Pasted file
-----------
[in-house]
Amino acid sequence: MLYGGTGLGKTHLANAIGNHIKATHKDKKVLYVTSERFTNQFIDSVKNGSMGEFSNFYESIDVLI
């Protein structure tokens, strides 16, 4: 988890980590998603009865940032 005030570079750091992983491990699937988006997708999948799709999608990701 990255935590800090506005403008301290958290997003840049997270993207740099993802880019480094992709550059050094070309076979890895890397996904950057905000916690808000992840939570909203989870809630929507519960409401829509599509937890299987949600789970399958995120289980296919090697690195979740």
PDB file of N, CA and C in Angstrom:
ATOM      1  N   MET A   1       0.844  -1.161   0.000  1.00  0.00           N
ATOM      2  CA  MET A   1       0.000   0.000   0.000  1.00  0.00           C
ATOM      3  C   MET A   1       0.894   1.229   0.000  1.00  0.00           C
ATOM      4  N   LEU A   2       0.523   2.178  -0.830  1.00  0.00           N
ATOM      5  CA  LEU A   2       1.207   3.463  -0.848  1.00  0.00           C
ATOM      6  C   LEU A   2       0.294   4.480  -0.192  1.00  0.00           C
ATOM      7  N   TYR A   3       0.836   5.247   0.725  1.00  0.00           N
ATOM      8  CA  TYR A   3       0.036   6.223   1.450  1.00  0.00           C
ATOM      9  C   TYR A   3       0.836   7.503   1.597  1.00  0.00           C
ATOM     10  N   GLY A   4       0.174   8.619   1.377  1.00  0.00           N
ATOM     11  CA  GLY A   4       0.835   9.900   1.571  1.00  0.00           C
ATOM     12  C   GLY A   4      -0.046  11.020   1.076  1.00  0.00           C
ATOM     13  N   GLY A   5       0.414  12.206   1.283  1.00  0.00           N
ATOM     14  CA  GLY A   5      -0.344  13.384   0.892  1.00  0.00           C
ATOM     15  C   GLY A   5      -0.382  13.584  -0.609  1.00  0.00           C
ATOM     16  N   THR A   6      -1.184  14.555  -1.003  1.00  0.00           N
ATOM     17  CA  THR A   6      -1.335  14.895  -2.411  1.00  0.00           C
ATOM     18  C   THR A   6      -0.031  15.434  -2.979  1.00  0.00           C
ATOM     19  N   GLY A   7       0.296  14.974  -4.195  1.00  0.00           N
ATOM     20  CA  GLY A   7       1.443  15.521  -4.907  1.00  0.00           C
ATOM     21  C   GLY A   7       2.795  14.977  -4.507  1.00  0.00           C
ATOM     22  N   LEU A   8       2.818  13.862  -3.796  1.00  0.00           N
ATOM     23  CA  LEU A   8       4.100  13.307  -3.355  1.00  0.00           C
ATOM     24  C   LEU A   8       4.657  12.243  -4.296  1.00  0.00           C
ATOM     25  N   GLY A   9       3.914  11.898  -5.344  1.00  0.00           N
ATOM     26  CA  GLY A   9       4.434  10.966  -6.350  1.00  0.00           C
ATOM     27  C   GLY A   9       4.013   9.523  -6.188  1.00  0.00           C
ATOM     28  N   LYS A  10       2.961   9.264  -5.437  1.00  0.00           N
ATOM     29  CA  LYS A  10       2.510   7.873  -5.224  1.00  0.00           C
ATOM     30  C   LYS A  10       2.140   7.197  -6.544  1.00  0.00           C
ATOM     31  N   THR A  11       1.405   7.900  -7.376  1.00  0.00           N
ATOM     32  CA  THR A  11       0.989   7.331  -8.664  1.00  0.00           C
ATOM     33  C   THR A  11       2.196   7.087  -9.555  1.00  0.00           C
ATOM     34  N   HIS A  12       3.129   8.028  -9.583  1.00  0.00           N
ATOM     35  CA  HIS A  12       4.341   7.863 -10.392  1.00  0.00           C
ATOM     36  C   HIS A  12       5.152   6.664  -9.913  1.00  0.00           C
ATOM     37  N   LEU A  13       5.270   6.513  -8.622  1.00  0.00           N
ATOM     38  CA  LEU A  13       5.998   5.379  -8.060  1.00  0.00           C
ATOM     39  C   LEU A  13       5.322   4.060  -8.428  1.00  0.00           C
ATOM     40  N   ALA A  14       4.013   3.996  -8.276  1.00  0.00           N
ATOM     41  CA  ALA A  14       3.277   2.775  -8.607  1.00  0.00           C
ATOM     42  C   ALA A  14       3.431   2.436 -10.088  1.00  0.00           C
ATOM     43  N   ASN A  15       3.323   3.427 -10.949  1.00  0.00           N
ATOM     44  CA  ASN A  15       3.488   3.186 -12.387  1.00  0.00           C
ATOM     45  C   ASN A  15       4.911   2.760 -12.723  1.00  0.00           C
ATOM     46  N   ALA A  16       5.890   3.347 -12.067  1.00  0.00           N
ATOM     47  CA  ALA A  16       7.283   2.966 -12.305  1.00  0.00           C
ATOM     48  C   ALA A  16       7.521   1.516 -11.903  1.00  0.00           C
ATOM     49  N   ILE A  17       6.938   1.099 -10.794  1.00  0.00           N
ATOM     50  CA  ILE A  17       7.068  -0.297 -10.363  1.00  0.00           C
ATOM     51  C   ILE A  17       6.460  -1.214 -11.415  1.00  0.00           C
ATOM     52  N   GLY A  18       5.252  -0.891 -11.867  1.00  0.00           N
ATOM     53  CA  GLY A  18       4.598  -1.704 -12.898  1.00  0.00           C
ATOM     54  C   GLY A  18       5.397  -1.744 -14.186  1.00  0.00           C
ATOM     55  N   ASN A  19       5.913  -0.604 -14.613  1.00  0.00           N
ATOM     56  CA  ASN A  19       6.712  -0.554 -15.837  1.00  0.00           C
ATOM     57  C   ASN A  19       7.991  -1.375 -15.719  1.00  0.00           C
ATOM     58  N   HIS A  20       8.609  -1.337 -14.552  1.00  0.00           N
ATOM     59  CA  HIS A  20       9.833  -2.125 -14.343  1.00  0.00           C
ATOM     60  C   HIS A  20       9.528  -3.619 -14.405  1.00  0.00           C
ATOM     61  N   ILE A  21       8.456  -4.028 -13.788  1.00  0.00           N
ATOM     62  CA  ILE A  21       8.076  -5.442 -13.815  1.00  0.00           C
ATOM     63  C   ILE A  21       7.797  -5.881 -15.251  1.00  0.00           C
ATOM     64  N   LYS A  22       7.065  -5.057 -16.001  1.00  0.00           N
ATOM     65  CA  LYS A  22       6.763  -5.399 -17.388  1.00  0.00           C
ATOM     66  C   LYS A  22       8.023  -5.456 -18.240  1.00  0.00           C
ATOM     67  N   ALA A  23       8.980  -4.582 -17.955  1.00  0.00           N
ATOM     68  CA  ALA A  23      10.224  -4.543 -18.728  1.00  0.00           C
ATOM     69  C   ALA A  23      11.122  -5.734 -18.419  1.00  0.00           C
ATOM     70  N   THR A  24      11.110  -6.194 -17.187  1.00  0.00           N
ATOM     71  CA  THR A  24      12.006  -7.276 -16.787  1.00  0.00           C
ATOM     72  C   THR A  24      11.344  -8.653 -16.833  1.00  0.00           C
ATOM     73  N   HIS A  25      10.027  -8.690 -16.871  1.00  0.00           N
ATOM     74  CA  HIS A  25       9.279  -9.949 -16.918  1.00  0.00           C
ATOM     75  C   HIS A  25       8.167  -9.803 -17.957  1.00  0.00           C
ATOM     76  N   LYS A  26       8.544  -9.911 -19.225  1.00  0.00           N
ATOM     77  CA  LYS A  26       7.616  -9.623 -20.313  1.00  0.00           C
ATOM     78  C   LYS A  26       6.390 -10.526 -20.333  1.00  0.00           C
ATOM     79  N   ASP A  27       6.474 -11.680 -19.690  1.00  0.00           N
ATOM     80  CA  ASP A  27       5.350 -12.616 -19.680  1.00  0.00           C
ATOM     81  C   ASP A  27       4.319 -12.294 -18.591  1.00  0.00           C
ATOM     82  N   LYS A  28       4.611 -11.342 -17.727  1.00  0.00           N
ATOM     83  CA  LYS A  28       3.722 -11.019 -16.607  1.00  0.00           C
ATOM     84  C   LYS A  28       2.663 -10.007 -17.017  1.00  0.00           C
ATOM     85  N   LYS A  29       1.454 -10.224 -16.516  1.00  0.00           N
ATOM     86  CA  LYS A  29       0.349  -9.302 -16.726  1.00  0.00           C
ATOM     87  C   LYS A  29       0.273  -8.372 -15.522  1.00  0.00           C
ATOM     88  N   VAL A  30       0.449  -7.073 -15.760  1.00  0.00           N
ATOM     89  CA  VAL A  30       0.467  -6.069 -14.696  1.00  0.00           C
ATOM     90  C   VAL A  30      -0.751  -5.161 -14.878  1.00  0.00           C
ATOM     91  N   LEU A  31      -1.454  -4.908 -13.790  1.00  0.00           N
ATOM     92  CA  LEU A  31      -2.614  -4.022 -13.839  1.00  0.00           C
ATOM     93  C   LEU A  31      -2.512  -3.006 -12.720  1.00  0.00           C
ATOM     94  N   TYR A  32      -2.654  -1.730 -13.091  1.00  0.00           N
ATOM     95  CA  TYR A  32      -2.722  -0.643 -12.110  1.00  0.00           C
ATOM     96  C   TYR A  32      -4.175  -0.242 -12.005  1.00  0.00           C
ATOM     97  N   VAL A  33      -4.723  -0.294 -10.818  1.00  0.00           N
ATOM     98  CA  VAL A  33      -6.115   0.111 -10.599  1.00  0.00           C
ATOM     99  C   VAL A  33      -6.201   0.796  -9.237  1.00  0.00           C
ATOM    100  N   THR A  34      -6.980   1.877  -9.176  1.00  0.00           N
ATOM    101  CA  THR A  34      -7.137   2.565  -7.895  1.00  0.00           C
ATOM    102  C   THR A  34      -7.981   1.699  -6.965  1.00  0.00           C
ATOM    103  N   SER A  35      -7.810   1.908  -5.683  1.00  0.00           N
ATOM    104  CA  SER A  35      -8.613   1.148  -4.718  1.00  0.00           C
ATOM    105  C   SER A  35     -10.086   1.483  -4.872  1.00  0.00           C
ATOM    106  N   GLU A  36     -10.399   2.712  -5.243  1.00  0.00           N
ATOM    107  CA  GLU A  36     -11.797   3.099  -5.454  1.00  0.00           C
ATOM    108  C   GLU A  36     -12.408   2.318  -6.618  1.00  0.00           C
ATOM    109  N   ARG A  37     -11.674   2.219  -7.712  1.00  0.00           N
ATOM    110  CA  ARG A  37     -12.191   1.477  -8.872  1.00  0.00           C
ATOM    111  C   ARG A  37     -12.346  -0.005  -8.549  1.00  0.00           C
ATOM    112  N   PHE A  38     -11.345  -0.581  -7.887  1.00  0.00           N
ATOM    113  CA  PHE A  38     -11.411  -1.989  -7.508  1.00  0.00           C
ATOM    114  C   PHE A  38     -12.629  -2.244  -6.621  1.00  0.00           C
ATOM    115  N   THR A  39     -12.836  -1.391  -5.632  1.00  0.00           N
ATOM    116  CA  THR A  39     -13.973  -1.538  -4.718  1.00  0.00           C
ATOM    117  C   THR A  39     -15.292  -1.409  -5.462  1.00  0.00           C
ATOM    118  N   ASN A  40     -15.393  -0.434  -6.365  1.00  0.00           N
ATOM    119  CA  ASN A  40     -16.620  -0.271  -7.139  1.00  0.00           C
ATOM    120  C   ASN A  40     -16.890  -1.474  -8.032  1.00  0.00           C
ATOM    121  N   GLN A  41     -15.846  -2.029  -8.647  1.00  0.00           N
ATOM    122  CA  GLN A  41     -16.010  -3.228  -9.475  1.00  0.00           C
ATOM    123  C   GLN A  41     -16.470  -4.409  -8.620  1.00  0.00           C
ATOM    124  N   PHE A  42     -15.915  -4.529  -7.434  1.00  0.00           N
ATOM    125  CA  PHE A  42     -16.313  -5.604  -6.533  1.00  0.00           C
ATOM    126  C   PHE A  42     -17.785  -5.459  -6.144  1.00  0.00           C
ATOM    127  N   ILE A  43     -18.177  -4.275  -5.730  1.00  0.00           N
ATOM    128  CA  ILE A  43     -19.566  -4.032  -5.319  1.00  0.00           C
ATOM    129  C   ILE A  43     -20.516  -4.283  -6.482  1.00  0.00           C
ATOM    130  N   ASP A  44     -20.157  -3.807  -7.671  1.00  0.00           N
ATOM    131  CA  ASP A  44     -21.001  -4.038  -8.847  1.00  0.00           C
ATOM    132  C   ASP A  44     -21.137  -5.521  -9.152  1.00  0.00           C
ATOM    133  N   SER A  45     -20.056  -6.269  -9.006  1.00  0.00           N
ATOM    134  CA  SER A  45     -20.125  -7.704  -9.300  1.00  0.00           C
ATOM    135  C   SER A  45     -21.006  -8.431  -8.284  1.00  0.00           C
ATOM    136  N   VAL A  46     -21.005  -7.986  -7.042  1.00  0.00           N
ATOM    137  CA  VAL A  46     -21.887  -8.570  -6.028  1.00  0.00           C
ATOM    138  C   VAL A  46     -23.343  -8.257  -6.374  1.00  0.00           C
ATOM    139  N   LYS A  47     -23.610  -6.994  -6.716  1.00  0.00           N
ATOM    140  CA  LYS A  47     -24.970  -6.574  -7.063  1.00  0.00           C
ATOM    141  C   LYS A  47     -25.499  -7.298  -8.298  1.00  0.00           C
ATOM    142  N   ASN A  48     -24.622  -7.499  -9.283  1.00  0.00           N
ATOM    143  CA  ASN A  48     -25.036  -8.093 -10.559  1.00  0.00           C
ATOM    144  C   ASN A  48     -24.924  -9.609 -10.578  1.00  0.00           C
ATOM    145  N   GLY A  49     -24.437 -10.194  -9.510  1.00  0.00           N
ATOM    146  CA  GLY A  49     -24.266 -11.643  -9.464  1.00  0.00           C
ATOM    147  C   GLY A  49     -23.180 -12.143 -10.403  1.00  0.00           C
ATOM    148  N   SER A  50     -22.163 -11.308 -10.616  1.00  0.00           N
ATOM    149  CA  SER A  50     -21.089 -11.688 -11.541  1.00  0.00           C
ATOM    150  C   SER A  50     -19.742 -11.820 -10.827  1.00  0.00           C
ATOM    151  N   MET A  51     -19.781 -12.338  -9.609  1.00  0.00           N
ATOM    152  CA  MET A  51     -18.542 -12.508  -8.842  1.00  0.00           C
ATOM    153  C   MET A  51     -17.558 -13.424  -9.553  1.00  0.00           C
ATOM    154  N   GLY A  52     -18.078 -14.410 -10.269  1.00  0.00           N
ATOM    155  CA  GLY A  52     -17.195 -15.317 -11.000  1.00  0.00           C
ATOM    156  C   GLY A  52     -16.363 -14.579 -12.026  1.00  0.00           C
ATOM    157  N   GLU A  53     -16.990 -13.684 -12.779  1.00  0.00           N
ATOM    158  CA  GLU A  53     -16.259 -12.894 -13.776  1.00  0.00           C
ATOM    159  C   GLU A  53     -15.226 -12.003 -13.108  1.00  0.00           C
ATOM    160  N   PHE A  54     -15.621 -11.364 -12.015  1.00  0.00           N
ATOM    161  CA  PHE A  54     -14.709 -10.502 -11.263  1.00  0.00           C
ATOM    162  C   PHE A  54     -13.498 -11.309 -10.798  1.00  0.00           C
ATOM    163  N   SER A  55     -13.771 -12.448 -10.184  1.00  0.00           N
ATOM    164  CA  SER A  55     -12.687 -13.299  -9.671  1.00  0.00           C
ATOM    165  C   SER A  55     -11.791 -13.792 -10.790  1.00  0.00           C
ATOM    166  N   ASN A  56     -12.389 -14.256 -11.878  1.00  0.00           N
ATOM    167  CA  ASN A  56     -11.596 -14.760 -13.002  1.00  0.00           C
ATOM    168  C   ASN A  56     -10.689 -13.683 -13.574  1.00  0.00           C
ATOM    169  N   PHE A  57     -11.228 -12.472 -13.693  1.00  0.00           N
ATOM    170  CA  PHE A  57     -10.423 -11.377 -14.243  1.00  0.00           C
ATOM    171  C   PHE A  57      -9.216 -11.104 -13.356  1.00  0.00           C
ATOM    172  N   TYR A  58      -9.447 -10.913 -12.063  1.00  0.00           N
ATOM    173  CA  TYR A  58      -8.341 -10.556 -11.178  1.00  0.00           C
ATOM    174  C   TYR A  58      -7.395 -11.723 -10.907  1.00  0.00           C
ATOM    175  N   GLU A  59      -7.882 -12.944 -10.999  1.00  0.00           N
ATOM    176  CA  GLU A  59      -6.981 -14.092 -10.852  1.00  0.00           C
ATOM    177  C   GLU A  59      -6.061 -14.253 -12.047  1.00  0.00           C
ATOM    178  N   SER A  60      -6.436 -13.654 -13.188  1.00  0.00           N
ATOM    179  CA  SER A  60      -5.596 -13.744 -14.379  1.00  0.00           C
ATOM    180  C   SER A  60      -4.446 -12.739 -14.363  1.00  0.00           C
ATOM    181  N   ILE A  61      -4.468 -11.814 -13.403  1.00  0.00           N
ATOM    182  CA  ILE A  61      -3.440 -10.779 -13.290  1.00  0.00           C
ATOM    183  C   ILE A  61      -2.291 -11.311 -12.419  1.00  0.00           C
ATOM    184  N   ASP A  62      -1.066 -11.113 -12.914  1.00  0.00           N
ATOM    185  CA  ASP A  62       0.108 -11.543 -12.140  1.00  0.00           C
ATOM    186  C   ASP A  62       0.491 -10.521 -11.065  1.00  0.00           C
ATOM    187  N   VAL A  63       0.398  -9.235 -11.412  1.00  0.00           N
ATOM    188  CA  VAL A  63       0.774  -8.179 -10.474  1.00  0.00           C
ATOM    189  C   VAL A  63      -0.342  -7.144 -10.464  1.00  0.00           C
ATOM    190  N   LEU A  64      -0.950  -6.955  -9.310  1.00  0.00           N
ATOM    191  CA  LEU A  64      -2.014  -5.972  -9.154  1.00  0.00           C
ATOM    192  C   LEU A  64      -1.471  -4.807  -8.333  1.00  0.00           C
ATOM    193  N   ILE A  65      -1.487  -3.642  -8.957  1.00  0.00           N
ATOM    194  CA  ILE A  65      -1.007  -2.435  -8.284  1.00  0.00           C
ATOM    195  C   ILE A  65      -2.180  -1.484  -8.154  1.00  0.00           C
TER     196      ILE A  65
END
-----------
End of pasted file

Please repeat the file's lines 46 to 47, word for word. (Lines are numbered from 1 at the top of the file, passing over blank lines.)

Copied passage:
ATOM     42  C   ALA A  14       3.431   2.436 -10.088  1.00  0.00           C
ATOM     43  N   ASN A  15       3.323   3.427 -10.949  1.00  0.00           N